Open knowledge activism in libraries is about more than negotiating transformative agreements and making research available in repositories and open access journals. It also involves helping researchers and students give research back to communities in an accessible and meaningful format for their needs and contexts. Academic library worker support for student and academic digital literacies development, particularly information, media, and data literacies; collaboration; community and participation; and digital creation, problem solving and innovation, plays a crucial role in this. Local public library and community archive and museum workers provide extensive digital literacies, local history, STEM, and creative programming in their communities. Together we can do more to support lifelong learning, independent research, and knowledge translation.
Open knowledge activism by night
Volunteering with the Australian Queer Archives (AQuA) by night to preserve and make research and more knowledge available for and with LGBTIQA+ communities within and beyond the academy in multiple formats (from queer history walks and exhibitions to an Honours thesis prize and beyond) has helped me see that research can be a collective, generative, and transformative process. Our collection and work may not be open in traditional academic “Open Access” ways, and it is not safe for our collection to be completely open to all, but we are open in the inclusive sense of the word. In her Open as in dangerous talk, Chris Bourg illustrates the importance of individual privacy and protection from abuse and harassment, and warns that Open Access publishing can perpetuate existing systems of oppression and inequality and that opening up collections can potentially lead to a loss of context that is then extracted and shared in diverse ways. Bourg’s warnings and my work at AQuA by night motivate me to advocate for the collective, generative, and transformative kind of research and openness in the sometimes extractive and competitive academic environment I work in by day.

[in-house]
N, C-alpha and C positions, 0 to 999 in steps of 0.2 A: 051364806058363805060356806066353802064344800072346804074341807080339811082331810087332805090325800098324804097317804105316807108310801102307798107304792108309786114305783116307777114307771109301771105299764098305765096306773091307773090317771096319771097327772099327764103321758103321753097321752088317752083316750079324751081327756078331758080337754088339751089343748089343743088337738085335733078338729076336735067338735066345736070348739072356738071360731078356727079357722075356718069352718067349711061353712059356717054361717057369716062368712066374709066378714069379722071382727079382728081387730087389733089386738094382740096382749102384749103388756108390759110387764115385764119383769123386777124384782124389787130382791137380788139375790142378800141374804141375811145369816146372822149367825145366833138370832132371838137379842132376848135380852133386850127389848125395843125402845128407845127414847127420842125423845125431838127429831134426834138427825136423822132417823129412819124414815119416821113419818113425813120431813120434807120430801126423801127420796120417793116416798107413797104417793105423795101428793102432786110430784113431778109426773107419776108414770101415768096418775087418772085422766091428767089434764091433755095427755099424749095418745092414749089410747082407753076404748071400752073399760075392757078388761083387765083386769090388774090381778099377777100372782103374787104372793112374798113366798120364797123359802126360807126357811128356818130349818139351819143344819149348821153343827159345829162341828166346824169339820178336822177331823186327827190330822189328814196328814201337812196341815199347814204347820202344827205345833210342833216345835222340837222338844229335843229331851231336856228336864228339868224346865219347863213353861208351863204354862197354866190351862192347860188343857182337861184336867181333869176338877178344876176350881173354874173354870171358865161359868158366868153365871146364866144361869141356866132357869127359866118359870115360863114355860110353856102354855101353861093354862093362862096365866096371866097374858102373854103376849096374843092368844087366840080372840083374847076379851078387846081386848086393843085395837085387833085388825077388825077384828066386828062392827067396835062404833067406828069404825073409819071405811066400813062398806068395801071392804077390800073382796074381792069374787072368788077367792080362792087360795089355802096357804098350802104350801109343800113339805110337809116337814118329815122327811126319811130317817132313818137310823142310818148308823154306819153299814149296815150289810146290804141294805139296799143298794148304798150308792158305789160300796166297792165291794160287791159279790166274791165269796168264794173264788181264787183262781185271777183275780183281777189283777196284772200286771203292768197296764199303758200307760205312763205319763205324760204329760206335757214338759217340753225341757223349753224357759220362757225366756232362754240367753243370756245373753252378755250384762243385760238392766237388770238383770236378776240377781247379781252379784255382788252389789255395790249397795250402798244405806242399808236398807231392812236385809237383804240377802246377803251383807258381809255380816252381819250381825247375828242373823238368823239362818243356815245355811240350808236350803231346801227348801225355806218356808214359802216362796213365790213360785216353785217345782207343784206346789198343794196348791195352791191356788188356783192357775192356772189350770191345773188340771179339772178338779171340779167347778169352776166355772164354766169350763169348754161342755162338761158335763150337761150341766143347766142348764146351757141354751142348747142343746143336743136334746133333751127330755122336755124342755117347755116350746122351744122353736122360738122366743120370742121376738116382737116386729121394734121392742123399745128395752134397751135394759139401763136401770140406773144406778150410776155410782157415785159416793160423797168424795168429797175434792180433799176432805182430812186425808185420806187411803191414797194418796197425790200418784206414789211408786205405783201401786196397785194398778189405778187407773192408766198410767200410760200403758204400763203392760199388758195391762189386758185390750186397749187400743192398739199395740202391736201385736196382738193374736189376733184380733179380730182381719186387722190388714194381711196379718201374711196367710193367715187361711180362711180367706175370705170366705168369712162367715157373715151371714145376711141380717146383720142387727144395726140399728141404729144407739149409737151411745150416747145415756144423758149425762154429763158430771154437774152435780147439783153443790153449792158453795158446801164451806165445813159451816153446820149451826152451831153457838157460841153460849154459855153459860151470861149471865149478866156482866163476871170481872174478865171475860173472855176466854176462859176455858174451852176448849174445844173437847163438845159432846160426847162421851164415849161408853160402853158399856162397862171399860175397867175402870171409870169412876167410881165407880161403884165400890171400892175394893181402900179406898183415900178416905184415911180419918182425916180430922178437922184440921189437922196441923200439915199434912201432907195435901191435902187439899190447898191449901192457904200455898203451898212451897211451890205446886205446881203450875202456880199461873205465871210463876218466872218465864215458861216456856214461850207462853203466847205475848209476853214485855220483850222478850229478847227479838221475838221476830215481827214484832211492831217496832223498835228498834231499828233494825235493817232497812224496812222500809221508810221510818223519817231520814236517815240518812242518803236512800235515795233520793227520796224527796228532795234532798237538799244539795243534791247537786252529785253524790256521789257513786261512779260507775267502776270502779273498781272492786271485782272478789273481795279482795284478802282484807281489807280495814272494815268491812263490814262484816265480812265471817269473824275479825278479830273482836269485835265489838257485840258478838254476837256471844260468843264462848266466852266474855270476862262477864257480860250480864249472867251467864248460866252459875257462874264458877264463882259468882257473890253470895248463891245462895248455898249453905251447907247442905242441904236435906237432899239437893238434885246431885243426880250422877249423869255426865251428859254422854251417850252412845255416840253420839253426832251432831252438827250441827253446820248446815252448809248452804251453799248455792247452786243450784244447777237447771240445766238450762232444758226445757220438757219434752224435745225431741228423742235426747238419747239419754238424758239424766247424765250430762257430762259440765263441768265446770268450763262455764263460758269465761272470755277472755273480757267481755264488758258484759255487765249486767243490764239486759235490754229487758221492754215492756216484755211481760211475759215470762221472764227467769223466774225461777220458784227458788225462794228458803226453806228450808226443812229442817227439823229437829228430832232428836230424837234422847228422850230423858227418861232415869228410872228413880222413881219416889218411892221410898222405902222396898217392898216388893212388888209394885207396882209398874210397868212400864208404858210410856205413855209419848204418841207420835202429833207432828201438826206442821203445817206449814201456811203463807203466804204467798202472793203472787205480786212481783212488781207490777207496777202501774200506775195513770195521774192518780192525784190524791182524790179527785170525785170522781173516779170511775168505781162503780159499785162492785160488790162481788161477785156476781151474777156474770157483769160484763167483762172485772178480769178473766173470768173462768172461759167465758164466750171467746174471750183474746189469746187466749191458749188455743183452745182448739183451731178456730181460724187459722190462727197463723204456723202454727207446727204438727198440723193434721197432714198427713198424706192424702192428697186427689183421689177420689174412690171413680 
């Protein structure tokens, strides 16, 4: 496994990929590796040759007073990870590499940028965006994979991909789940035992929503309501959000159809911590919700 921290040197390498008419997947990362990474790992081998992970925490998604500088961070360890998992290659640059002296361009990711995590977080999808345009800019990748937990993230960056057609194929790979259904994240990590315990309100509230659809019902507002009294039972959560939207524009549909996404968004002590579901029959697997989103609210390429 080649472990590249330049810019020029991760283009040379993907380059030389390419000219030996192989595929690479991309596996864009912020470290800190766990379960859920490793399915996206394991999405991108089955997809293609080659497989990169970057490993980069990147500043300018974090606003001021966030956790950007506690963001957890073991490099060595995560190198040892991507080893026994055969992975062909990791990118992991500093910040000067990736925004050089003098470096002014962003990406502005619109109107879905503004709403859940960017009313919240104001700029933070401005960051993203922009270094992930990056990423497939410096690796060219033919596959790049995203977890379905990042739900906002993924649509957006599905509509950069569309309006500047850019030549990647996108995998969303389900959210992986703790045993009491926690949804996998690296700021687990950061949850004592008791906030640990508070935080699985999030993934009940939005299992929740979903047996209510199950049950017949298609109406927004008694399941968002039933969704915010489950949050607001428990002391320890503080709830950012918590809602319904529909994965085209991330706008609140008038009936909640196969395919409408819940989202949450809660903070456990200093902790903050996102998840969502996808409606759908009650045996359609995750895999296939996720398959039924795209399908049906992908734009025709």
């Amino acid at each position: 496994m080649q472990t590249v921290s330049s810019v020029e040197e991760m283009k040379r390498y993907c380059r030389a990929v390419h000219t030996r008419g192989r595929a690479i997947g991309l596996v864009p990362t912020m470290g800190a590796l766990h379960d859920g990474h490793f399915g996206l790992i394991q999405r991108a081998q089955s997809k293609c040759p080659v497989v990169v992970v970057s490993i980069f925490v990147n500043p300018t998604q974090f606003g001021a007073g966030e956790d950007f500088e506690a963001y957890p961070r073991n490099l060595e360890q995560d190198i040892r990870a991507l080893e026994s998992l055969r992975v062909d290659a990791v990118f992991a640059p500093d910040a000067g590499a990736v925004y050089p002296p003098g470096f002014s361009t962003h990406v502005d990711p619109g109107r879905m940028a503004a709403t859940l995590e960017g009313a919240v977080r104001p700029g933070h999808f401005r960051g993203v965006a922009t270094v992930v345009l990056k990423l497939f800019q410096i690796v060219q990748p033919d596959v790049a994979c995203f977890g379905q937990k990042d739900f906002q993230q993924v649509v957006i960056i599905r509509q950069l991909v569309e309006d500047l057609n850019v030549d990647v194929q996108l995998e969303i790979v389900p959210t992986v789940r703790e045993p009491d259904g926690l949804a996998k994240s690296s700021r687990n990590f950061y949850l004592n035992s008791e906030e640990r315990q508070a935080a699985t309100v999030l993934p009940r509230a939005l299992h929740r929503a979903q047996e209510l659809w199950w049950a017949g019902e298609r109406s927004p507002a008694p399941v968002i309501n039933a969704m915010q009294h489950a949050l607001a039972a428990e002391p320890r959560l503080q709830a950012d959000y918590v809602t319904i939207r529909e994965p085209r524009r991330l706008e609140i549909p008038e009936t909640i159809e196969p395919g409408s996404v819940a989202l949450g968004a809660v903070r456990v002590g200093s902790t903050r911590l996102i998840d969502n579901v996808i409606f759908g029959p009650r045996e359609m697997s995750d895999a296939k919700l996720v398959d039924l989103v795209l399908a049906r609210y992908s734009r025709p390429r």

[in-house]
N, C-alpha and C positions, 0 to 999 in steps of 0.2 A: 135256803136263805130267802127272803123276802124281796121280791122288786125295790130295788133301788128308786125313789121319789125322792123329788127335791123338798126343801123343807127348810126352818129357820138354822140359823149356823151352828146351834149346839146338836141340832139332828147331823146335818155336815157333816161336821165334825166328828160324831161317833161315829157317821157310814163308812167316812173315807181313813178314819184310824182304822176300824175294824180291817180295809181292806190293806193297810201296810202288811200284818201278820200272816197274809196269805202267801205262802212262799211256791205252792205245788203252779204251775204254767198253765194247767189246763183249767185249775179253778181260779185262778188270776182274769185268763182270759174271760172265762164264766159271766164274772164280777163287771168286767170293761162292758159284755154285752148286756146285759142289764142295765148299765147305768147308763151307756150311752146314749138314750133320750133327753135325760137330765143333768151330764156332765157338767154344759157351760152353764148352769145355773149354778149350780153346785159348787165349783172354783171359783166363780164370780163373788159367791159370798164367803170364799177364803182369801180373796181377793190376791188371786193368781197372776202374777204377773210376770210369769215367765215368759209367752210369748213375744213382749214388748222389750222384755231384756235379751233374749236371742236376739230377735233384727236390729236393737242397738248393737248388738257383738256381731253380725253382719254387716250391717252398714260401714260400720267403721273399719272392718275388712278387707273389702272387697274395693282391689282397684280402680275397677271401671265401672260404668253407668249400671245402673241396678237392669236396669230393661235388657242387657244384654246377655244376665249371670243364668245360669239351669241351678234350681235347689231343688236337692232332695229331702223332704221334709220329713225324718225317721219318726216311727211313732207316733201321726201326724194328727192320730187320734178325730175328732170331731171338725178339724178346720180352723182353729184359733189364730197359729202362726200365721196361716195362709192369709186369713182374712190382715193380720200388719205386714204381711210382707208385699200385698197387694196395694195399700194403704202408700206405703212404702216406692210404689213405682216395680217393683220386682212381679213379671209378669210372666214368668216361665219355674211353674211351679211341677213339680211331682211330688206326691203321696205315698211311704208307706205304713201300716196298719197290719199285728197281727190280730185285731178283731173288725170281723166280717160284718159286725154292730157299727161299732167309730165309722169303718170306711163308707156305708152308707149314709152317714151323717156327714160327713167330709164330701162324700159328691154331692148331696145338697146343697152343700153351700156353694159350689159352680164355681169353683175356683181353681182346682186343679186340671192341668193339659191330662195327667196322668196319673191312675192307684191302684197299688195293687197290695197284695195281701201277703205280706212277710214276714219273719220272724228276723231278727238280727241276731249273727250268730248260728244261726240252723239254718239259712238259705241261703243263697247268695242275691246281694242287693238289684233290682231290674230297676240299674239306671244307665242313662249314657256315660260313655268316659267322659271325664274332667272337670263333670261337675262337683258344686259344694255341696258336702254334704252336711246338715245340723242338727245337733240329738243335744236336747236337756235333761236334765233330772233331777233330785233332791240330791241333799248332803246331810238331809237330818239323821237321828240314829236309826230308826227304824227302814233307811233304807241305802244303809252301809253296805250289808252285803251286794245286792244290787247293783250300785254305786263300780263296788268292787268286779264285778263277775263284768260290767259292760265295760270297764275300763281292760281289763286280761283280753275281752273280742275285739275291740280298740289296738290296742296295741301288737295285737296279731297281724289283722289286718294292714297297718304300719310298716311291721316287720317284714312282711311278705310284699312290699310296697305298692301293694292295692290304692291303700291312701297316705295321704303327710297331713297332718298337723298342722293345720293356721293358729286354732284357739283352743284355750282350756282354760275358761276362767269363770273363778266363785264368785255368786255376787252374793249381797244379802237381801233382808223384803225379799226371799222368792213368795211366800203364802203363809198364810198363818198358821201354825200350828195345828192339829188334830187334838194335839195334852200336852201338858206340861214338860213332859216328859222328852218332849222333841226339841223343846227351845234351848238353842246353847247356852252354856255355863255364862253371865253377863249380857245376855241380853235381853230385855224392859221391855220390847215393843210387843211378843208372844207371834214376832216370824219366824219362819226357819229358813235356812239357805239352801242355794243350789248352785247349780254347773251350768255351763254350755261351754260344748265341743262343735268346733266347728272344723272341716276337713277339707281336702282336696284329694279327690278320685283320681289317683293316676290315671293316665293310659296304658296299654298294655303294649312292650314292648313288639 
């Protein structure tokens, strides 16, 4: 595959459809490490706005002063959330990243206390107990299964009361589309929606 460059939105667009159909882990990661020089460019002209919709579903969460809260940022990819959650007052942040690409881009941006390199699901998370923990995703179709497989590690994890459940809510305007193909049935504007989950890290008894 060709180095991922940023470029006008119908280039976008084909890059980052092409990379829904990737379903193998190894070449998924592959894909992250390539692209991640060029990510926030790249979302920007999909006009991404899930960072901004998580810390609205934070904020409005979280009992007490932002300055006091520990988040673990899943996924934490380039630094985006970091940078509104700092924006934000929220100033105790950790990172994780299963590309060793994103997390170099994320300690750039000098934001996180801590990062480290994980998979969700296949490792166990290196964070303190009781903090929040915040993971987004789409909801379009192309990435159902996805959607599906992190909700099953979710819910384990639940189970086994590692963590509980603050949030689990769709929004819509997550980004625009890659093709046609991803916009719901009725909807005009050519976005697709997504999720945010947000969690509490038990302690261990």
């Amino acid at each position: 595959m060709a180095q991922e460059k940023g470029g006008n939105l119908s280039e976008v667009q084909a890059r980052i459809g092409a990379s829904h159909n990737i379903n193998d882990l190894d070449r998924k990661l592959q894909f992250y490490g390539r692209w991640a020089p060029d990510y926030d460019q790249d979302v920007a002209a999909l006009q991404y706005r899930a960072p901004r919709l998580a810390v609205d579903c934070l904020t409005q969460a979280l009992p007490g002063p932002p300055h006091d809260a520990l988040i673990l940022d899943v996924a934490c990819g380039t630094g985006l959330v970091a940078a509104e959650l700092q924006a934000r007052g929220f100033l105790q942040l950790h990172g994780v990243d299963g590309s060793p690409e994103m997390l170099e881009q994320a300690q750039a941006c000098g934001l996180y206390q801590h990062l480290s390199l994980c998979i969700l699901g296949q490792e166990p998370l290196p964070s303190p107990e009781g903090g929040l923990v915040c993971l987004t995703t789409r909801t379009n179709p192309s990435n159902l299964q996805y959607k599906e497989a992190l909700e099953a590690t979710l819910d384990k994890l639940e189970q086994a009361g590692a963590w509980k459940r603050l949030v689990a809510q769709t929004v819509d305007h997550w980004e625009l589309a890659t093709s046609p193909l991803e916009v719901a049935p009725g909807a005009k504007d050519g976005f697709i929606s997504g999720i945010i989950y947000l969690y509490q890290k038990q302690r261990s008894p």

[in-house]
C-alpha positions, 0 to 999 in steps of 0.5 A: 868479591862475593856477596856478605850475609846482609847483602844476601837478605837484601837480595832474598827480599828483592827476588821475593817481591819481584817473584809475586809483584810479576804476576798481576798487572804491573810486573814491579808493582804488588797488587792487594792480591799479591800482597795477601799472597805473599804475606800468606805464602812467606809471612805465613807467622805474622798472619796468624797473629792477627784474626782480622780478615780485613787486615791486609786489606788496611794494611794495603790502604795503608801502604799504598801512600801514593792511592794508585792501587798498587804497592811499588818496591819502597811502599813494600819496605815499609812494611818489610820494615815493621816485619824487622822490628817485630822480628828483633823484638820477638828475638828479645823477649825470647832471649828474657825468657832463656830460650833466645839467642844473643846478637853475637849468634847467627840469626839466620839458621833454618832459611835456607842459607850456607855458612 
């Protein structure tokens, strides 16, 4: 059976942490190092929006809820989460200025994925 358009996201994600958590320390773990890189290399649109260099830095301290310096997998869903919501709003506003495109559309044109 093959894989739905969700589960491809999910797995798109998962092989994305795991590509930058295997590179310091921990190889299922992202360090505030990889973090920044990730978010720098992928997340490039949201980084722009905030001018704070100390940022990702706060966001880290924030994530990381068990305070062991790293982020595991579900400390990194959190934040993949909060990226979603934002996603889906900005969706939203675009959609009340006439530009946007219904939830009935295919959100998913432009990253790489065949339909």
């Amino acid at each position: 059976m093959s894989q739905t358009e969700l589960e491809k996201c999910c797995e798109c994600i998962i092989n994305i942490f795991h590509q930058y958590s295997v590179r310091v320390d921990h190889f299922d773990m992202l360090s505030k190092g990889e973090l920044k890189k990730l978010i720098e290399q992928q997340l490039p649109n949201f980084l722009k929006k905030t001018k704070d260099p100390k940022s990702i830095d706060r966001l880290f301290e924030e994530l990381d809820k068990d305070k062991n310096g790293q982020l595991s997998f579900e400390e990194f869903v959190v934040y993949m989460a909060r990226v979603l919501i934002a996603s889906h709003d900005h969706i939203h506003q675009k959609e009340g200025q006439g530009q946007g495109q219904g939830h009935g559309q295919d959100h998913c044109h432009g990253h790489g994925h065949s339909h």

Other ways that library workers can support open knowledge activism by night might include participating in learning spaces outside of universities, including but not limited to:
Participating in the Visualise Your Thesis competition to help academics understand copyright and Creative Commons and translate their knowledge into non-traditional research outputs
Educating everyone about copyright and Creative Commons
Advocating for open pedagogy and renewable assessments to help students become co-creators of knowledge and be empowered to share their work
Hosting makerspaces to facilitate the development of digital literacies needed to create non-traditional research and learning outputs with peers in safe, inclusive, experimental, experiential, and authentic environments (for examples, see: Curtin, Newcastle, UniSQ).
Supporting community archives- for example, see: Hunter Living Histories blog and digital collections platform supported by the University of Newcastle Library.
Supporting use of Zotero as it can be easily and freely shared with colleagues and communities outside the academy.
Additionally, we could help connect academics and students with local public library, archive and museum-based STEM, local history, literary and creative programming rather than compete with such programs. Some examples of this public library and related programming include: